What most of us really want to say to the question, Why do you want to work here?, is much simpler:  “Money.  I want money.  I want you to give me a paycheck on a regular basis so that I can afford to pay my bills, and feed myself, and otherwise survive in modern society.  I couldn’t care less about this place, or its success, as long as it in no way impedes on my ability to earn a leaving, this entire industry can just be scrapping by for the next 50 years with no prospect for growth.  What I want is to get paid, and I’ll do the job for it because I have to.  Think of me as a sexless prostitute, if you will.  But you know that already.  You must know that!  You spend all day, every day interviewing people who give you the exact same insincere, pre-prepared response they found while searching Google for ‘interviewing tips’ the night before.  Heck, you were in the same place, for every job you’ve ever had in the past, so cut the crap and stop wasting my time with this nonsense.  You have my freaking resume, you have my freaking credentials.  You have all you need to know to make an informed opinion about whether or not I qualify for this job.  If I do, great, give it to me and I’ll start earning my salary.  If I don’t, thanks for your time and let me be on my way.  And what is with this whole second and third interview shit?  I said all I have to say in the first interview.  My answers to your vague, overly simplistic questions will not change the second or third time.  There are only so many ways we can say the same thing over and over again before we run out of words.  Believe it or not, there actually is a limit to the amount of bullshit the English language can be spun into over the course of a 30 minute conversation.  You’re smothering me, man, you’re smothering me!  The main goal of any job is to earn money, otherwise we’re just slave labor.  And I’d rather be a prostitute for the job market, than a slave.  Got it?  Good, now let’s talk benefits, shall we?”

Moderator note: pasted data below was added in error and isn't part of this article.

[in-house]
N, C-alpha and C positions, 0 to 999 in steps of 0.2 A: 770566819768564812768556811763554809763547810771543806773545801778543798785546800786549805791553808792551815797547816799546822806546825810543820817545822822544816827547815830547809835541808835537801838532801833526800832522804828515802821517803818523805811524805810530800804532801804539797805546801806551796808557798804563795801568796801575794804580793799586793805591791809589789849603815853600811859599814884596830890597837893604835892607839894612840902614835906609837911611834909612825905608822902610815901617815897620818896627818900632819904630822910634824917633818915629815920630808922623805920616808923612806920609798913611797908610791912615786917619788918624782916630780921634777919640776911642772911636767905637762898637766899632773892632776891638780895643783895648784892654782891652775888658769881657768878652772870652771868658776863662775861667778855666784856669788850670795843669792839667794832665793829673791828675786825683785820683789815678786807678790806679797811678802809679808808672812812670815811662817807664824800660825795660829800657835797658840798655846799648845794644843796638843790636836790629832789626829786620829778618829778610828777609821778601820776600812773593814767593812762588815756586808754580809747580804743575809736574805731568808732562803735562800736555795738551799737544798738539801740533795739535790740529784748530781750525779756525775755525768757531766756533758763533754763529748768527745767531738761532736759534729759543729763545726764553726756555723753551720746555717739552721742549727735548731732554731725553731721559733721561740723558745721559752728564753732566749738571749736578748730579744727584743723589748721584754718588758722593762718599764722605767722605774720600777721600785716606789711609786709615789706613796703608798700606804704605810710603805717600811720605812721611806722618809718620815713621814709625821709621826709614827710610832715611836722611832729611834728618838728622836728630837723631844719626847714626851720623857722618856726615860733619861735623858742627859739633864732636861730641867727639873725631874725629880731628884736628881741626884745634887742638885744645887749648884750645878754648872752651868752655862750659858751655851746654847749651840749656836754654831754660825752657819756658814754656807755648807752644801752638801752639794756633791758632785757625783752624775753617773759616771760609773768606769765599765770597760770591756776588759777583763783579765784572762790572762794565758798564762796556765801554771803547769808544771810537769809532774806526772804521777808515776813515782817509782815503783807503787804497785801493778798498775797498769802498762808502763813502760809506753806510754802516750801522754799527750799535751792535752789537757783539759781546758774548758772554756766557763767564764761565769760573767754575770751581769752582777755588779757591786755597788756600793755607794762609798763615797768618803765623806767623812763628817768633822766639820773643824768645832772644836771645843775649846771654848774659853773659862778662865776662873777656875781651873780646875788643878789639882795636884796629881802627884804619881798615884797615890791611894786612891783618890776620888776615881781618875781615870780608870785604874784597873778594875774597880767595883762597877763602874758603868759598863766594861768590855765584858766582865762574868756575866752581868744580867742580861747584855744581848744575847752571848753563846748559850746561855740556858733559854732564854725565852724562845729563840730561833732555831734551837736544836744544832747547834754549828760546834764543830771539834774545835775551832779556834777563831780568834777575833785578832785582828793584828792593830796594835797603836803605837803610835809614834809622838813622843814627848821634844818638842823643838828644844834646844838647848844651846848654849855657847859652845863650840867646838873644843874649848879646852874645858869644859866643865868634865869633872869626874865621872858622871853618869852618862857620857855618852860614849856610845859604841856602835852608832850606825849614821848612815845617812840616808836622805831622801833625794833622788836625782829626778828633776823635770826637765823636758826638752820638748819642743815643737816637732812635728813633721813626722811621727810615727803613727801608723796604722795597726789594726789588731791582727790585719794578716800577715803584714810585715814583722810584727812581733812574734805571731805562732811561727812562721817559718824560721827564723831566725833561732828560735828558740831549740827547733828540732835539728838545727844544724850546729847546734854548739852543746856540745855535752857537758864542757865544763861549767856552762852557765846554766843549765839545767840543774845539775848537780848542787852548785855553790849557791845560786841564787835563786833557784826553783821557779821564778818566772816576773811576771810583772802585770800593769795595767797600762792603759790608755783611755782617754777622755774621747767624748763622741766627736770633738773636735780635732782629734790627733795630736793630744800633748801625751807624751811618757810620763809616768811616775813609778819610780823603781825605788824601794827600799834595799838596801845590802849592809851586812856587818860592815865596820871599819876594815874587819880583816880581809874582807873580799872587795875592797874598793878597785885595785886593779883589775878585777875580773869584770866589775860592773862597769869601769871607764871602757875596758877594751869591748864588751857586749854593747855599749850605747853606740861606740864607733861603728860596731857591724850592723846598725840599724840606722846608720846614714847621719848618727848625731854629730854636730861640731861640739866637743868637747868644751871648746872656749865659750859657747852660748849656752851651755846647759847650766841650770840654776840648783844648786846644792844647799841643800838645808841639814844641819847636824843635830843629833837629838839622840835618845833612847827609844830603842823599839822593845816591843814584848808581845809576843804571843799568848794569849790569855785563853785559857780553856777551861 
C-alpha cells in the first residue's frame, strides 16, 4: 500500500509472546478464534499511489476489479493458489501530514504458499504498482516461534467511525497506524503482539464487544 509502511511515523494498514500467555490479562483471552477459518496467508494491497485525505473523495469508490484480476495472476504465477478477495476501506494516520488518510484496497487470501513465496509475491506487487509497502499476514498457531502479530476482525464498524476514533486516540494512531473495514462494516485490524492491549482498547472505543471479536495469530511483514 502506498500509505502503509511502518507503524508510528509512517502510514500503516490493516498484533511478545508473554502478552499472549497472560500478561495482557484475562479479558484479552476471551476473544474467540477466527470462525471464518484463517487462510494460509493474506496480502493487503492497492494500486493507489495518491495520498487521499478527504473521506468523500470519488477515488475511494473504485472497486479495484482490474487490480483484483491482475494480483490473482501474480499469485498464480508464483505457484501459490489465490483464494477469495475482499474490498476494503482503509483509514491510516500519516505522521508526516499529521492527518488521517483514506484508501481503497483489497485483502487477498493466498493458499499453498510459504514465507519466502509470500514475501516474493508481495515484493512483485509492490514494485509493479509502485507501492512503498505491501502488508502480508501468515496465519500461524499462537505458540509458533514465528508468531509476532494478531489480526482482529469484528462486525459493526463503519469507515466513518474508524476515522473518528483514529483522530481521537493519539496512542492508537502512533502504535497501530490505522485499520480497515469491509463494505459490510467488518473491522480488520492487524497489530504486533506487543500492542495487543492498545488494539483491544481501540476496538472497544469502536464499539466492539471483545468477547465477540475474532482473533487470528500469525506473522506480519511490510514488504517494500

I will pillage, conquer, and surrender a kingdom* to any person out there who is willing to say give this response to a really annoying job interview question.

All right then.  /Rant over.

 

*Timeline to claim pillaged, conquered, and surrendered kingdom falls to the discretion of the pillaging, conquering, and surrendering party.  Terms and conditions are amendable at said party’s whim and interest.  No refunds or evidence of the existence or plausibility of a kingdom’s pillaging, conquering, surrendering will be issued prior to melodramatic outburst.  All rights reserved.

Treatise on Profanity

I like profanity.  I like how it adapts to whichever situation the speaker wants to thrust it in.  I like how it effortlessly fluctuates from endearment to abuse.  And I love how, once spoken, the reaction reveals more about the listener than the speaker.

Like any mode of expression, profanity is codependent on the speaker and the listener to add context to its message.  If worn-out ad nauseum, the profanity becomes stale, bland, and too normalized for heterodox consumption.  However, if used with tact, distributed with a precise attention to detail, it can have the impact of elevating even the dullest of conversation to a respectable level of fringe rebelliousness.  But here too, one must proceed cautiously.

The most beautiful part of profanity is its apparent authenticity.  If it comes across too calculated, too forced, the effect is ruined, and worse still, the disgust will come to be associated with profanity itself rather than the failure of the speaker to profane properly.  Essentially, profanity must be mindful, but not overly so.  It must resonate with the audience–good or bad–without drowning them in a sea of senseless rabble.

When it comes to the listeners (or maybe I should say responders) to the profanity being spoken, often the reaction is one of self-righteous disgust at the words.  In this circumstance, no effort is given to understand the context in which the words are spoken, let alone to appreciate the emotive experience it produces.

Are you offended by profanity?  That’s good.  Now, aim to dig deeper and understand the power the words have over you.  If you are offended or made uncomfortable by a profane word (or profanity in general), resist the urge to either apologize for your initial feelings (they are involuntary after all) or to demand an apology from the speaker to sooth your offense.  Instead, try to appreciate the great depth of emotions these so-called vulgarities have forced you to confront.  That power alone is why profanity deserves better than to be dismissed as too lowbrow for intellectual discourse.  Why it deserves an honored place in literary/cultural discussion.  If anything, to ignore that which challenges our most base values and senses, evokes so much heated passion from us, would be all that much worse for intellectual discourse.